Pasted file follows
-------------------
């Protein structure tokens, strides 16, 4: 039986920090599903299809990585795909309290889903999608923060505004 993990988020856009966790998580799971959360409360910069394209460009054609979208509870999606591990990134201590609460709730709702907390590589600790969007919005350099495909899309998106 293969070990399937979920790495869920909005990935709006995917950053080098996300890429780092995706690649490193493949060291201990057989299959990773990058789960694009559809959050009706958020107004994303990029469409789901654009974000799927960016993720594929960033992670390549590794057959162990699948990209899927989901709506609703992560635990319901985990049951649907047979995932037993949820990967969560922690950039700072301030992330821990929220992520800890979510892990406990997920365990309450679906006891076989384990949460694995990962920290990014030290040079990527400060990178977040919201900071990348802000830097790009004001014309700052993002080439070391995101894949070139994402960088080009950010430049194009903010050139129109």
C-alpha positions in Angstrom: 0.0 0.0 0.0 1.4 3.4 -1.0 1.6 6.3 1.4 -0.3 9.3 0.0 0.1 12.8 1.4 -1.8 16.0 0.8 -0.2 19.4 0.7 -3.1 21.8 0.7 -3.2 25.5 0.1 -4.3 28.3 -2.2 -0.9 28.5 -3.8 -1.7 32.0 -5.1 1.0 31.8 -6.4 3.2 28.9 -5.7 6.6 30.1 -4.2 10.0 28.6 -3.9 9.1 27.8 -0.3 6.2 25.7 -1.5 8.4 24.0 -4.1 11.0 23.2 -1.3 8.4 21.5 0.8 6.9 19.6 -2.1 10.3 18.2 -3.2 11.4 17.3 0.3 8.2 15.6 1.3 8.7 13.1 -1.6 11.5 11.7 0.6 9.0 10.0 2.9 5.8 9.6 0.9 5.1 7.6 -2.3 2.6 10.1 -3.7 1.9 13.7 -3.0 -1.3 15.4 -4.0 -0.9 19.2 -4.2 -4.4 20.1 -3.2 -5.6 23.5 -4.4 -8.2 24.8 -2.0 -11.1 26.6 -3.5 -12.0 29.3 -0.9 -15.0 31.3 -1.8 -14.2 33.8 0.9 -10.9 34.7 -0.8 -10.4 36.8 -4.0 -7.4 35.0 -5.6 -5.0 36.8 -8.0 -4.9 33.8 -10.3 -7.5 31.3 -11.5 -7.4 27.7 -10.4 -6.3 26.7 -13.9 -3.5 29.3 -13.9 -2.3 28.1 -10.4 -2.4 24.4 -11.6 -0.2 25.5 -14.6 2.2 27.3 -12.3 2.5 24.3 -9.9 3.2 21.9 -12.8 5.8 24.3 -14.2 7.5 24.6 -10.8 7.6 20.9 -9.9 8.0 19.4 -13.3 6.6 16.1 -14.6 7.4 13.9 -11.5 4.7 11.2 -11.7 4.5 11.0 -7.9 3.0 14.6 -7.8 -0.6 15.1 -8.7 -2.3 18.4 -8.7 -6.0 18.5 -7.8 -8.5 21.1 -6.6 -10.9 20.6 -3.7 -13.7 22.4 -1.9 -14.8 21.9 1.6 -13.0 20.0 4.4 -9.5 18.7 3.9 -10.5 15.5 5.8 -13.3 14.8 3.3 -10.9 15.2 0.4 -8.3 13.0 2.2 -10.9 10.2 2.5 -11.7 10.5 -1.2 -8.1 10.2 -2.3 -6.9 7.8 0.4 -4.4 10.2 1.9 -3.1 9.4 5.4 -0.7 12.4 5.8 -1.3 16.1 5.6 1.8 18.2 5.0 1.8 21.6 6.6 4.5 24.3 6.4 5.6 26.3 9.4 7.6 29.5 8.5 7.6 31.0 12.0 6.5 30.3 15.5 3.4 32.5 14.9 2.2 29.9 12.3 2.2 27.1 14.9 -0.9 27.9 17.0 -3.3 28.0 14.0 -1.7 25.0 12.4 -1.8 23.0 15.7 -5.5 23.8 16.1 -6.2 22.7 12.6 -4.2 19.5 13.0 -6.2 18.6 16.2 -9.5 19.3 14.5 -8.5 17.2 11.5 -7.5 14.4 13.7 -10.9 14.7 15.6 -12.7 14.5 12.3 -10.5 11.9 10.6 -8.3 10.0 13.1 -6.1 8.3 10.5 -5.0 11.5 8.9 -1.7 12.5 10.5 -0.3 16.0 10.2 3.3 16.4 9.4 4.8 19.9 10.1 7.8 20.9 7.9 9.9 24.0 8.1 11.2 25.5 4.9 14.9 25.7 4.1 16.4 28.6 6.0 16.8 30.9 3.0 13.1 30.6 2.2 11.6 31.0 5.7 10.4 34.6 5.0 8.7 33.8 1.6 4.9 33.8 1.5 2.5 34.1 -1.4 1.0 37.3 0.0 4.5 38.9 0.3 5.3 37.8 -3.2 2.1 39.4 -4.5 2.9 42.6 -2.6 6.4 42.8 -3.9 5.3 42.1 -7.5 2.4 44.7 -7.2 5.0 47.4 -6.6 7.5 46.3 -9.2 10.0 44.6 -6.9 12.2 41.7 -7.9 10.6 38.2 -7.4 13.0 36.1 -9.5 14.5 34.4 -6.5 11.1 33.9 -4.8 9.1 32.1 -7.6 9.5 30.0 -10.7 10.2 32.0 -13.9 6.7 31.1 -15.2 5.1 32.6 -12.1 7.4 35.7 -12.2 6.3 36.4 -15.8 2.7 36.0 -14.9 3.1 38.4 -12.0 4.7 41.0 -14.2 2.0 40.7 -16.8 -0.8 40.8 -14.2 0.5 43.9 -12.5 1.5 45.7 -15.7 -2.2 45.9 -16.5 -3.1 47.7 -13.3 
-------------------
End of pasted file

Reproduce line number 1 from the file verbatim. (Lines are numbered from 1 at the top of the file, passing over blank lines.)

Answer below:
């Protein structure tokens, strides 16, 4: 039986920090599903299809990585795909309290889903999608923060505004 993990988020856009966790998580799971959360409360910069394209460009054609979208509870999606591990990134201590609460709730709702907390590589600790969007919005350099495909899309998106 293969070990399937979920790495869920909005990935709006995917950053080098996300890429780092995706690649490193493949060291201990057989299959990773990058789960694009559809959050009706958020107004994303990029469409789901654009974000799927960016993720594929960033992670390549590794057959162990699948990209899927989901709506609703992560635990319901985990049951649907047979995932037993949820990967969560922690950039700072301030992330821990929220992520800890979510892990406990997920365990309450679906006891076989384990949460694995990962920290990014030290040079990527400060990178977040919201900071990348802000830097790009004001014309700052993002080439070391995101894949070139994402960088080009950010430049194009903010050139129109």